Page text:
And I would argue that these type of people are probably going to a ton of different classes on a day to day basis, which means they aren’t following a specific workout program that focuses on getting better at something over a predefined period of time. For example, they aren’t back squatting on a regular basis with the goal of getting better at it; they’re just exercising.
There’s nothing wrong with that, as long as you understand that you’re just burning calories, and not actually improving your movement proficiency, your fitness level, or working on any specific goal other than burning calories.
With weight training, some people complain that they’re not breaking a sweat, especially at first, when it is of utmost importance to work on exercise technique. I won’t allow someone to “work hard” on his deadift if he doesn’t have the movement capability to do so safely and effectively.
Beyond this though, if you’re still not breaking a sweat, I can think of two reasons why this might be the case off the top of my head: 1) you’re not working hard enough and 2) you’re not using enough weight. It’s okay to lift heavy, people.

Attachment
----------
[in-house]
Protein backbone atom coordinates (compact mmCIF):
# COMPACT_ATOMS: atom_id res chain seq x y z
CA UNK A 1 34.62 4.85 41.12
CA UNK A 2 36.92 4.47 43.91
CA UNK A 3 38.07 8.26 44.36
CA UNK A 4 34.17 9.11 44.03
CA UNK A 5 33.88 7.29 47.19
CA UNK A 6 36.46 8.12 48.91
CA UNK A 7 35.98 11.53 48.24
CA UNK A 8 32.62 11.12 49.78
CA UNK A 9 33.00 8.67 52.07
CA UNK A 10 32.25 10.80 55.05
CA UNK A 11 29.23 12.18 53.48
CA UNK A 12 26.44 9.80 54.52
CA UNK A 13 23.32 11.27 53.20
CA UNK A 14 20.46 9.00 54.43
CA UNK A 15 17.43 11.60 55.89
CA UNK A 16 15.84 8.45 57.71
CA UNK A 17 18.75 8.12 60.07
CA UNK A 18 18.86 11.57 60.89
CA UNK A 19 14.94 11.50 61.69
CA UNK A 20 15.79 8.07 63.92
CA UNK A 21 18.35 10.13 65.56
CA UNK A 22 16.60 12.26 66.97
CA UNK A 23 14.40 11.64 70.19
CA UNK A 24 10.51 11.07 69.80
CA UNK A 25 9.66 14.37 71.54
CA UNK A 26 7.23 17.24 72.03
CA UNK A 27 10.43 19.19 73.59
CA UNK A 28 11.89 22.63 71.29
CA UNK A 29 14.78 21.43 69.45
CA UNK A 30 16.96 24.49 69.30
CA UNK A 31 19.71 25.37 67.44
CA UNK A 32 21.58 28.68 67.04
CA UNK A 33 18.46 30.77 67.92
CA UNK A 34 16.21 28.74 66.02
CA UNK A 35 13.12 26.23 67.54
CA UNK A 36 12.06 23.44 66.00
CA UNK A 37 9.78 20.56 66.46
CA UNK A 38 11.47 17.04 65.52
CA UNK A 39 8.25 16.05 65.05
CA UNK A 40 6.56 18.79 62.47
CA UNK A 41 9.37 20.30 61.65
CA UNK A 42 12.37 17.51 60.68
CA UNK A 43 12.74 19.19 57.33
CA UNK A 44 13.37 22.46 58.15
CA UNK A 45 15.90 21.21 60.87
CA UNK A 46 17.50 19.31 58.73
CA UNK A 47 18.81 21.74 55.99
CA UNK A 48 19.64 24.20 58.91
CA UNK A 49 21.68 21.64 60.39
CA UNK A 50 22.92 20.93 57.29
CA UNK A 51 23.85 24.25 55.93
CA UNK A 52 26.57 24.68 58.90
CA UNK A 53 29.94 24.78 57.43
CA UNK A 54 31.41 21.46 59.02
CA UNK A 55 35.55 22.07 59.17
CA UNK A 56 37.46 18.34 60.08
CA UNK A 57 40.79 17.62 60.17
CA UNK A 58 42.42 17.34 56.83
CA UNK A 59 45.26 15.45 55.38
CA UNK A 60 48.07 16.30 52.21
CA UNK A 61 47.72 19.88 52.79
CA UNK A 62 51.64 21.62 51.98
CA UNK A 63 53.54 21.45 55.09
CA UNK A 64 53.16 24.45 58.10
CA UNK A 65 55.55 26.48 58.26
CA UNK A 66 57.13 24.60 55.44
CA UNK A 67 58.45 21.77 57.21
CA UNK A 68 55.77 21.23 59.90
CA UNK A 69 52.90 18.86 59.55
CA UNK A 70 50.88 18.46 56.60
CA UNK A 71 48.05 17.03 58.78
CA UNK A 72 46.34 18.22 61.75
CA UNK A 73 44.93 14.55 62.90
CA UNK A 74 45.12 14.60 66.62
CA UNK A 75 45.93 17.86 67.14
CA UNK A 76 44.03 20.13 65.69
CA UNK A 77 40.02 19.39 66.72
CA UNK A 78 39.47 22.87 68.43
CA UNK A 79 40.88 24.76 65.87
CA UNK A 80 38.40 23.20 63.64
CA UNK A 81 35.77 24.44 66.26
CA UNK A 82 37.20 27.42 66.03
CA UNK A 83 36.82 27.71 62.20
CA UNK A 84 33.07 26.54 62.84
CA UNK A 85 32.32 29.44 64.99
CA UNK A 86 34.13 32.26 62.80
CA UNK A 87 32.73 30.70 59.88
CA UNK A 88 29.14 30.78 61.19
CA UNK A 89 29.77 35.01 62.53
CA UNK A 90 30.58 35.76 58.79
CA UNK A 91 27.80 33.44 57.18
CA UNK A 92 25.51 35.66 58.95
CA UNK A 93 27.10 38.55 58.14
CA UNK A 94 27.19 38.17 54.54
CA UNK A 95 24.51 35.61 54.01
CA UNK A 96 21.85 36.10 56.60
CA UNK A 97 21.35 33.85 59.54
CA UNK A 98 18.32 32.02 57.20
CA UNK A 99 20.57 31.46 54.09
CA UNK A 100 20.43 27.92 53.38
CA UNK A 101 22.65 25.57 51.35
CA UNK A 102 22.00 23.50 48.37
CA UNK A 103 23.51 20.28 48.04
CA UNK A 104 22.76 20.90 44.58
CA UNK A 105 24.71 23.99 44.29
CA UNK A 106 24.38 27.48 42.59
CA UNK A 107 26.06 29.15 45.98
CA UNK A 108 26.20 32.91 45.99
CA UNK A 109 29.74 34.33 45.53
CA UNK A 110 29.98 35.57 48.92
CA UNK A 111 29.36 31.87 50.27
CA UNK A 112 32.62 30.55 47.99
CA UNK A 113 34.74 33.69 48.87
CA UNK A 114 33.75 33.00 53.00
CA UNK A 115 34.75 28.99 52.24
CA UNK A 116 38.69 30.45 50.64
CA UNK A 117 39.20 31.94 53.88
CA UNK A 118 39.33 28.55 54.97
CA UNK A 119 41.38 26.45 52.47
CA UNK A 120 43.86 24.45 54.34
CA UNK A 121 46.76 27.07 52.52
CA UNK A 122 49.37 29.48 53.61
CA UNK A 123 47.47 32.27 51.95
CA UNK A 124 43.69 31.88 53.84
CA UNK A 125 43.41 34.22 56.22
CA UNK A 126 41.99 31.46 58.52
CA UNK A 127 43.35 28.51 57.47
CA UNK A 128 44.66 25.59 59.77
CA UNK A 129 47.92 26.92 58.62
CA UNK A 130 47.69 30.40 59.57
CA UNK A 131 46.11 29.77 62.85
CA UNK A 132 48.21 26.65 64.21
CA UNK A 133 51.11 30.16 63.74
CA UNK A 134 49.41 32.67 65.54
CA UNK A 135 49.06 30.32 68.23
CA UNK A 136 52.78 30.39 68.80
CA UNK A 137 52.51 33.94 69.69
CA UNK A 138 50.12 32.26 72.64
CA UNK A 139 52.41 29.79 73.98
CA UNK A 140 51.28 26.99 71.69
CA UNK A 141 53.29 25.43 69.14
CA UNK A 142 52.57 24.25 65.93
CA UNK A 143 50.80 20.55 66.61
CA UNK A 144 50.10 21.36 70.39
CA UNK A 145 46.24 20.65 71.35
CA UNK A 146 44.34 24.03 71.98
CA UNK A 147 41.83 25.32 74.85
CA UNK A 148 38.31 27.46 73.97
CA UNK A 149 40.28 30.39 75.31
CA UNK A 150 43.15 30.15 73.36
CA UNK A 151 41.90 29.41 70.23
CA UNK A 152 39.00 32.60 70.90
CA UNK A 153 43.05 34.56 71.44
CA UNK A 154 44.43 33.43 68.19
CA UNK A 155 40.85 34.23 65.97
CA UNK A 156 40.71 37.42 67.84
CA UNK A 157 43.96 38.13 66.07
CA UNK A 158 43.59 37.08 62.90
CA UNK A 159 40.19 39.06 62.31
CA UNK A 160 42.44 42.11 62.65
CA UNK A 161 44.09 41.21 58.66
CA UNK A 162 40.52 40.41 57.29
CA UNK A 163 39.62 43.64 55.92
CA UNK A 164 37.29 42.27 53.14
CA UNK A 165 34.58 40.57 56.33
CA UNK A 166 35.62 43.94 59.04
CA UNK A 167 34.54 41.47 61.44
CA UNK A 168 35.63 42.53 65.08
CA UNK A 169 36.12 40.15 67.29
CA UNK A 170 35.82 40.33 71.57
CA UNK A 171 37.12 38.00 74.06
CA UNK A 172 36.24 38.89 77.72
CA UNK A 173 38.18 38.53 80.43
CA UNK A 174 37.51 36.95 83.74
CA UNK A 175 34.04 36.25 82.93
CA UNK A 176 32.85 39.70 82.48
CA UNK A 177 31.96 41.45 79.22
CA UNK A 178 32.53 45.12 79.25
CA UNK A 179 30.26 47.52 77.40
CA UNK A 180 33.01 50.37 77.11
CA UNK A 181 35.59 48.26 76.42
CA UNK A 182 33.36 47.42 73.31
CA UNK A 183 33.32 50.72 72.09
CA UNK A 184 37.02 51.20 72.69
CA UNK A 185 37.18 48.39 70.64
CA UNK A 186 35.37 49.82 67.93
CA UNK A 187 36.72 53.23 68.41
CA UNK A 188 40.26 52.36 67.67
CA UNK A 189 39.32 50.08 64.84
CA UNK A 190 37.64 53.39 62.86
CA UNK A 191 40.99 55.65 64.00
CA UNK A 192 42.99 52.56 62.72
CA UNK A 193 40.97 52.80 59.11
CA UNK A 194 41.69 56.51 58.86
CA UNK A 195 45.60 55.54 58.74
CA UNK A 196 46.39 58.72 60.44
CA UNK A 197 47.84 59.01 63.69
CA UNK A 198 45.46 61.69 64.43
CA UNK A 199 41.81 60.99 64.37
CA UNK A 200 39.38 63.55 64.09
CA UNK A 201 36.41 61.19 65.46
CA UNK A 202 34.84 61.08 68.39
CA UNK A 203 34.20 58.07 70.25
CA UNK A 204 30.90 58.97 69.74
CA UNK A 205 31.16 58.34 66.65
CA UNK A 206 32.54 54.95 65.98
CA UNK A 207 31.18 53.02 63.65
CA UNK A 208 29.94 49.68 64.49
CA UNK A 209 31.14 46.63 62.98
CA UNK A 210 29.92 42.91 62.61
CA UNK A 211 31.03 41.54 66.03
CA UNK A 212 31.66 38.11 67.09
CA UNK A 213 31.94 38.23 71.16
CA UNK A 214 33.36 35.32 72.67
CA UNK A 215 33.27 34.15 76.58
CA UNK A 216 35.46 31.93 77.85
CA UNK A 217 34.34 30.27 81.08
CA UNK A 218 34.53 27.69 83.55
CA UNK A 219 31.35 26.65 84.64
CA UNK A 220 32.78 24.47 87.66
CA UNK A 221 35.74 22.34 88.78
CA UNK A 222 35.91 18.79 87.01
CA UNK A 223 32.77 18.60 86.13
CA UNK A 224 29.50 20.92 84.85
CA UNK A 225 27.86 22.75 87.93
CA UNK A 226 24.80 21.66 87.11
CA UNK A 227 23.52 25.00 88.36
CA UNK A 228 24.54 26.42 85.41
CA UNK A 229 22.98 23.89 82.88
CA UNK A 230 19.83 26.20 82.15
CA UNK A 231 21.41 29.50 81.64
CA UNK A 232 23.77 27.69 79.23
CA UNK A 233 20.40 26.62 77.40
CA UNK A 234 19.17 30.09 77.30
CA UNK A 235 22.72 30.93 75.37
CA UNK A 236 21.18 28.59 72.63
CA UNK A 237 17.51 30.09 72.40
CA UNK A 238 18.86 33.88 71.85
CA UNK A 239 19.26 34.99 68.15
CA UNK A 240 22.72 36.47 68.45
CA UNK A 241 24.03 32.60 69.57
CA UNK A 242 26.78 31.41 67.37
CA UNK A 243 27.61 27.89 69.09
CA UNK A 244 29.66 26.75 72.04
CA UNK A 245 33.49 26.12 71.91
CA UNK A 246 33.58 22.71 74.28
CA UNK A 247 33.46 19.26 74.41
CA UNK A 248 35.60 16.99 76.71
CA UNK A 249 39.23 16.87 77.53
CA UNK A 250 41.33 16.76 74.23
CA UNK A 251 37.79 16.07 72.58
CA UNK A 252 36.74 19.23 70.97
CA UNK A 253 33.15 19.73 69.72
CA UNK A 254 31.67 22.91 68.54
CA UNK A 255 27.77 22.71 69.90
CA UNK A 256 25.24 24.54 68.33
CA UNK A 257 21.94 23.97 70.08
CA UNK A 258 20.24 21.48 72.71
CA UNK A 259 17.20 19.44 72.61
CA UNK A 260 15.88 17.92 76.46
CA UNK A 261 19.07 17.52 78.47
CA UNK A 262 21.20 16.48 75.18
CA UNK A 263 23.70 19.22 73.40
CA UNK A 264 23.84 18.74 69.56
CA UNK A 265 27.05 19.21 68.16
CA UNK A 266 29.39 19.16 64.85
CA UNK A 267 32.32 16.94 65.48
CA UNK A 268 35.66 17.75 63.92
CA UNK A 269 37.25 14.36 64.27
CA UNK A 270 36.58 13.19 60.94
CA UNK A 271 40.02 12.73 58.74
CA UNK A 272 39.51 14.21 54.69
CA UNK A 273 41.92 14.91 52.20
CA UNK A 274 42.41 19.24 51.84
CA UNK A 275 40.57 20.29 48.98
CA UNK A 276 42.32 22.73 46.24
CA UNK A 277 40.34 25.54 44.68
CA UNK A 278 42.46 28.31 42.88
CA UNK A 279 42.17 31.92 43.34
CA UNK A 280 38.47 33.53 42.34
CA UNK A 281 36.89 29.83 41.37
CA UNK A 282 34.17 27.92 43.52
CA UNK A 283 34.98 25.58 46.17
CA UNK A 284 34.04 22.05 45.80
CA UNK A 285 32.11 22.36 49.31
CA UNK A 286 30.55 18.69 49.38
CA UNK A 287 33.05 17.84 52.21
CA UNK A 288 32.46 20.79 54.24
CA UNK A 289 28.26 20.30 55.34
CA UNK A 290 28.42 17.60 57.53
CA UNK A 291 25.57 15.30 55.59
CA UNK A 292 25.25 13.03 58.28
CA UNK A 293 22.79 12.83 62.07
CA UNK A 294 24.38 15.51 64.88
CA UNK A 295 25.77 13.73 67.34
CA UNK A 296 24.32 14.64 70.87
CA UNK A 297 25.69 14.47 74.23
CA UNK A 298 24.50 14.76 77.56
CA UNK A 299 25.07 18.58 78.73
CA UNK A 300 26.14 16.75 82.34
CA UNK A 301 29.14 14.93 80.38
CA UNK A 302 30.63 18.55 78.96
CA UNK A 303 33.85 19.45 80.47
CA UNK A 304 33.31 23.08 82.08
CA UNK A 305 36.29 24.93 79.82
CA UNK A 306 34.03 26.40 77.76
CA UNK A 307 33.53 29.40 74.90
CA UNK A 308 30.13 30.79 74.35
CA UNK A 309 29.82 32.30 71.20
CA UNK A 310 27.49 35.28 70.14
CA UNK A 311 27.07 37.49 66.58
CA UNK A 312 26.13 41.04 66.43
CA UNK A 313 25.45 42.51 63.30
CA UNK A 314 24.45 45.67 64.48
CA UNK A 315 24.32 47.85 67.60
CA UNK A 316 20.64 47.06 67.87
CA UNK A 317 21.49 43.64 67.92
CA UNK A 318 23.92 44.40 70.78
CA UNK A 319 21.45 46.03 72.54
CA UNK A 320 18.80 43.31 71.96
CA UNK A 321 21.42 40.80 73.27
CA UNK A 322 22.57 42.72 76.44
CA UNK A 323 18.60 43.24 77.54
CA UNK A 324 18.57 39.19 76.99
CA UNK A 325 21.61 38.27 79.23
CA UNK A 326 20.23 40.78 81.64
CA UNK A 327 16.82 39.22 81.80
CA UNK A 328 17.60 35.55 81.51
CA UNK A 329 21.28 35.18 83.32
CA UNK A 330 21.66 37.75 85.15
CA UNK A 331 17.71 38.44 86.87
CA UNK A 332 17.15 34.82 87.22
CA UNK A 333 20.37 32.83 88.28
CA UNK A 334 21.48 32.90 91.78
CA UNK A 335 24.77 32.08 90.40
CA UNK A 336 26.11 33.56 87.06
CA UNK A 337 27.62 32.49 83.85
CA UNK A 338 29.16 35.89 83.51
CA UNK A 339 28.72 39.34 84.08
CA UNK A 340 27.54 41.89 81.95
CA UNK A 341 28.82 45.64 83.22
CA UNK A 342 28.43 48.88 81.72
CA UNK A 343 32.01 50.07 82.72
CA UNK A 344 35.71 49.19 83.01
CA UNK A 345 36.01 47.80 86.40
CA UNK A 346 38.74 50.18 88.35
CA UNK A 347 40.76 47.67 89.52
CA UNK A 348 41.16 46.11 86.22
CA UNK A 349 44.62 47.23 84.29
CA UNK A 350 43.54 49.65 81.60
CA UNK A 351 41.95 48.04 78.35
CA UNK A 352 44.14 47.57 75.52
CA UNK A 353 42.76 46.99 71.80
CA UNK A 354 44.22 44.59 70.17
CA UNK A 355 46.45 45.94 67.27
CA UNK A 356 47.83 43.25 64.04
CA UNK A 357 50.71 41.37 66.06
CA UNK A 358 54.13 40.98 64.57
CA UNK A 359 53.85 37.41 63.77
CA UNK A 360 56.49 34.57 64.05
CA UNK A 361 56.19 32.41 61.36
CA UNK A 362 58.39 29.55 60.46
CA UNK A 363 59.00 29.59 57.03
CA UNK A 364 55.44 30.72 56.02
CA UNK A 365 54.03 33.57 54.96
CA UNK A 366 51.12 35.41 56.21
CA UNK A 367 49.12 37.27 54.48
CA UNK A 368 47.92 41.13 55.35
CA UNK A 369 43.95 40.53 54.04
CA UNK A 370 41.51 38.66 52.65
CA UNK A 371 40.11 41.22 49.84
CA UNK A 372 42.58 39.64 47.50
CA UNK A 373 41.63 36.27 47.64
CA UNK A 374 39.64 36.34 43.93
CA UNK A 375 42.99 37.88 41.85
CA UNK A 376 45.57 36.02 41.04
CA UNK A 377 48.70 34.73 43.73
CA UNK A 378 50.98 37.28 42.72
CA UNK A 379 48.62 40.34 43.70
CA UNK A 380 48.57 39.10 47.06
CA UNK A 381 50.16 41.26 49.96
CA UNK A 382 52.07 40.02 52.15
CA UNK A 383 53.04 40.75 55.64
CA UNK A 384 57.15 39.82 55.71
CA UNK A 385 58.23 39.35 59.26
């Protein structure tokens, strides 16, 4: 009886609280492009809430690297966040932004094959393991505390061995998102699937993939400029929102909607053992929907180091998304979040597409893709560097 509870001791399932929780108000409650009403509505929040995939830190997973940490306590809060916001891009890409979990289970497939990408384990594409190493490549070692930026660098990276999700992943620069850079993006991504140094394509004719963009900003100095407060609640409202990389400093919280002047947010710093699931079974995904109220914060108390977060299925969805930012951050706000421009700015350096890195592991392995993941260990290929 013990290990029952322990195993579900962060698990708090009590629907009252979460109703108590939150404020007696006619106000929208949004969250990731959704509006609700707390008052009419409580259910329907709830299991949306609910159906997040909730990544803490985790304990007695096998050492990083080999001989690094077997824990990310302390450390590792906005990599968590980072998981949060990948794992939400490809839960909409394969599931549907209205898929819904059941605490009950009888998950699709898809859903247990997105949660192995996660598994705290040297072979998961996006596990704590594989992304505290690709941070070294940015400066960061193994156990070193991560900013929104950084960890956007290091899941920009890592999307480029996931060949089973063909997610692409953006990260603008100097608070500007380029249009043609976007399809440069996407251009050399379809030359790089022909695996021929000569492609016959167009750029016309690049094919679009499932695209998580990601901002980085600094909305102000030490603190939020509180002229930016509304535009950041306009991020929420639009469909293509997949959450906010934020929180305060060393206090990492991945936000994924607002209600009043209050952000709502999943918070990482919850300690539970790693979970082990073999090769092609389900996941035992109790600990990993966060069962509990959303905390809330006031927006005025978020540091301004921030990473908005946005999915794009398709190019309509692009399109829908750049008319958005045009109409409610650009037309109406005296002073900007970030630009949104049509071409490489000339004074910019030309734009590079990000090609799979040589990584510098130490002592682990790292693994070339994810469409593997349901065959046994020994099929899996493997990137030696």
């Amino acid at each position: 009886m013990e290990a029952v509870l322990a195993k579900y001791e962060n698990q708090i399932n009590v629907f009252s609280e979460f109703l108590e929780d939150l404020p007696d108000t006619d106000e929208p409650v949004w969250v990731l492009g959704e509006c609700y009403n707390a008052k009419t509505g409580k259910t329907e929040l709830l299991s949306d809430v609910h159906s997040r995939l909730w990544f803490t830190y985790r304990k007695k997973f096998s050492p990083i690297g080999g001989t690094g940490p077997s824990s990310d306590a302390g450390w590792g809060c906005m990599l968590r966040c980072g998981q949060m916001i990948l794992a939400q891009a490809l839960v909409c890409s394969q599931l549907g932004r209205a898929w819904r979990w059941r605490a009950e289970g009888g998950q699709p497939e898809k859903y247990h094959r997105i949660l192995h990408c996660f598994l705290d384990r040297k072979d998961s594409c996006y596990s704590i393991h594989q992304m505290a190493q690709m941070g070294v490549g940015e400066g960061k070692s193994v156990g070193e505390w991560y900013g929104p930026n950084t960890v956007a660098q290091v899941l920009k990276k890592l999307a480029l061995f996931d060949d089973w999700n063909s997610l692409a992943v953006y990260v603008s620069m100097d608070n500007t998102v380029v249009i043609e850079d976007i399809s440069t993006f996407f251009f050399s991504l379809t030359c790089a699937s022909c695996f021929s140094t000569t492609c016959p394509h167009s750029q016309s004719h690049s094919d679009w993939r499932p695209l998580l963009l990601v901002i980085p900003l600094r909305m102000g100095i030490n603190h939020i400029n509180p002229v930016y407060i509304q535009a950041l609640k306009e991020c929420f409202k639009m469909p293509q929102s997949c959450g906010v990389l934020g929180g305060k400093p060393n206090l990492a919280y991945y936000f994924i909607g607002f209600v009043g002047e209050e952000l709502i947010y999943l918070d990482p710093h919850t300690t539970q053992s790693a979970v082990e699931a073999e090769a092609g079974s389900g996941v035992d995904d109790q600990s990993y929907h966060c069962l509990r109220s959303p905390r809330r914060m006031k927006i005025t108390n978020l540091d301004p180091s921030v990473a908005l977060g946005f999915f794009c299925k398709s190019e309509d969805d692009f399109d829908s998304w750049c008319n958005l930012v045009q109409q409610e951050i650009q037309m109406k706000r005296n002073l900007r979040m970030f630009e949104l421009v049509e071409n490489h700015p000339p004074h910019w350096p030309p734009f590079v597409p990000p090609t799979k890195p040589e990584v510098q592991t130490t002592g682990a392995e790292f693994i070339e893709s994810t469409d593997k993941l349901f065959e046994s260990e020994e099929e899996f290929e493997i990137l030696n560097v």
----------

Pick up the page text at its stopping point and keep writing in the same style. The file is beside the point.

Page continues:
You’re likely to get sore after weight training like this, but just because it doesn’t burn as much in the moment or because you’re not jumping around, doesn’t mean that you’re not doing anything when you’re lifting weights. And if you’re constantly feeling sore, it might be time to scale things back for a bit and deload to reload.
This is why it’s generally better to put more stock in an objective indicator, like the numbers and weights you’re hitting, rather than completely subjective ones, like how sore you feel. Focus on improving these objective indicators over time, and stop using soreness as the only measure of a “good workout.”
by Jeremy Lau
Jeremy Lau is a Senior Staff Coach at Halevy Life.
Jeremy graduated cum laude from Rensselaer Polytechnic Institute with a BSc. in Biomedical Engineering and received his Master’s in Exercise Physiology at Columbia University. In addition to his academic accolades, Jeremy is a Certified Strength & Conditioning Specialist (CSCS).
Prior to joining the team at Halevy Life, Jeremy completed a coaching internship at Cressey Sports Performance, where he coached both amateur and professional athletes, among whom were many professional MLB baseball players.
As an athlete, Jeremy has played baseball competitively for most of his life.